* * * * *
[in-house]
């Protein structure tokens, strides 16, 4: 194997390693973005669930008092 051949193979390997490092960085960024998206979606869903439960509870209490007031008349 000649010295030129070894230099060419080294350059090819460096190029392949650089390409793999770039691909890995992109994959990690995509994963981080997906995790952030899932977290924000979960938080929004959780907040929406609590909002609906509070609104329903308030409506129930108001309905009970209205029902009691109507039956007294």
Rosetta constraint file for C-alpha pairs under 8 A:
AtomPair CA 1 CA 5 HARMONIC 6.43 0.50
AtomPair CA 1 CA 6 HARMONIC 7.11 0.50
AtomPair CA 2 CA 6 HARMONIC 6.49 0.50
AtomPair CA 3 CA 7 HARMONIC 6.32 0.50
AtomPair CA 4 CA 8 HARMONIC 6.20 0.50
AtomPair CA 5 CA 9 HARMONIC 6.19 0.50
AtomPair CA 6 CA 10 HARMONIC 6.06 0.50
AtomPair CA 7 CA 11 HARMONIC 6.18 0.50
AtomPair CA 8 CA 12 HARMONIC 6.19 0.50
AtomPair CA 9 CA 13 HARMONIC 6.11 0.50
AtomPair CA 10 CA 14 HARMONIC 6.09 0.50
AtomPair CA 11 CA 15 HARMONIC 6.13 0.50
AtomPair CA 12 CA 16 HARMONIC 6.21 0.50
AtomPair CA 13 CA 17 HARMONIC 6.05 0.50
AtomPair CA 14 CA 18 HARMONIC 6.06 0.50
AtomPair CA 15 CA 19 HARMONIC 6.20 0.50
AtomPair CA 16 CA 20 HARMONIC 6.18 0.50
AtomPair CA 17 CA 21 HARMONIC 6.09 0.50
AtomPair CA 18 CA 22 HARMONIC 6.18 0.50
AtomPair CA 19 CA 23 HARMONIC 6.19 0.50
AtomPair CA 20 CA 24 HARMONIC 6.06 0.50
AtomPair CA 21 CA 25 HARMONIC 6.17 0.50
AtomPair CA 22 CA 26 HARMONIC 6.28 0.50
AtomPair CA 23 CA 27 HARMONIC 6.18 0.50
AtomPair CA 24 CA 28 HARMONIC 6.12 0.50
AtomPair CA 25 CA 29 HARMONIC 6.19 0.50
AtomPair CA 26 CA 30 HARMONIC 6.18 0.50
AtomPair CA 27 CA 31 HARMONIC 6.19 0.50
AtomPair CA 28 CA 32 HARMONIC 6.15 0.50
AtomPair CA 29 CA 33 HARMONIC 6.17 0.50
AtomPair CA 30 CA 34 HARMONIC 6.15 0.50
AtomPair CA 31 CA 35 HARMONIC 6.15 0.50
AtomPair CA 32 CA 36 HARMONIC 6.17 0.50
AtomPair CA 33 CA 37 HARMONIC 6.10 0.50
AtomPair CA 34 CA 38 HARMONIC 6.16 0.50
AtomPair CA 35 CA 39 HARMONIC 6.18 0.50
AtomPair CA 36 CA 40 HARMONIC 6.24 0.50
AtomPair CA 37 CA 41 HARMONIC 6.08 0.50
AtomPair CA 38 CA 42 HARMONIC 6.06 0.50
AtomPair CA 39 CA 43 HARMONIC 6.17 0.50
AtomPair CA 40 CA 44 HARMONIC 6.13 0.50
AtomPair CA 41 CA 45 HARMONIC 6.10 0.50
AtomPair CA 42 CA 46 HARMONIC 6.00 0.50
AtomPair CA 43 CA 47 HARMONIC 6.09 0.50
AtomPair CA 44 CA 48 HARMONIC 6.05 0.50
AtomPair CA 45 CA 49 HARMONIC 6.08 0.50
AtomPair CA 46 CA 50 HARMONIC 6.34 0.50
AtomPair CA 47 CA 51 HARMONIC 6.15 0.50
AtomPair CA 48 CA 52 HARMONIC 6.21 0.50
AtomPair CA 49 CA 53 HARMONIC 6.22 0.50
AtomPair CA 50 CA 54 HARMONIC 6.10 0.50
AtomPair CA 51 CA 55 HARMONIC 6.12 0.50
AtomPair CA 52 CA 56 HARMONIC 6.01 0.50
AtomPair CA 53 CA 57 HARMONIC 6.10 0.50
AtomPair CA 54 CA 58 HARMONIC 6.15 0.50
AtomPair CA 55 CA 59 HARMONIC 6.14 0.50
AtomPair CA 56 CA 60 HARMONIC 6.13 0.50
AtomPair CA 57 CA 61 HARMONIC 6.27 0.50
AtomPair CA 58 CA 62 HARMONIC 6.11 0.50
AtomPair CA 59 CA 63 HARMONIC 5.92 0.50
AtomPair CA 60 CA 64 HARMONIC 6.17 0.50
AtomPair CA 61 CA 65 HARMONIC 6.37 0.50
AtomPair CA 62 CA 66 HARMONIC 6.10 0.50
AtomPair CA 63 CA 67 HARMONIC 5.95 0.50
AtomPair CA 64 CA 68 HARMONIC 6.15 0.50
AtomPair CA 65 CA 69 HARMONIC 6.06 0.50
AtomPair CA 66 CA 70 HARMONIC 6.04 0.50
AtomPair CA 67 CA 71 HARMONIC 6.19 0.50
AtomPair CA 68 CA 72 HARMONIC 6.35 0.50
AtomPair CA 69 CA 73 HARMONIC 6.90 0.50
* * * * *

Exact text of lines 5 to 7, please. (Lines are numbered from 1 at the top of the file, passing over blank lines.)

AtomPair CA 1 CA 6 HARMONIC 7.11 0.50
AtomPair CA 2 CA 6 HARMONIC 6.49 0.50
AtomPair CA 3 CA 7 HARMONIC 6.32 0.50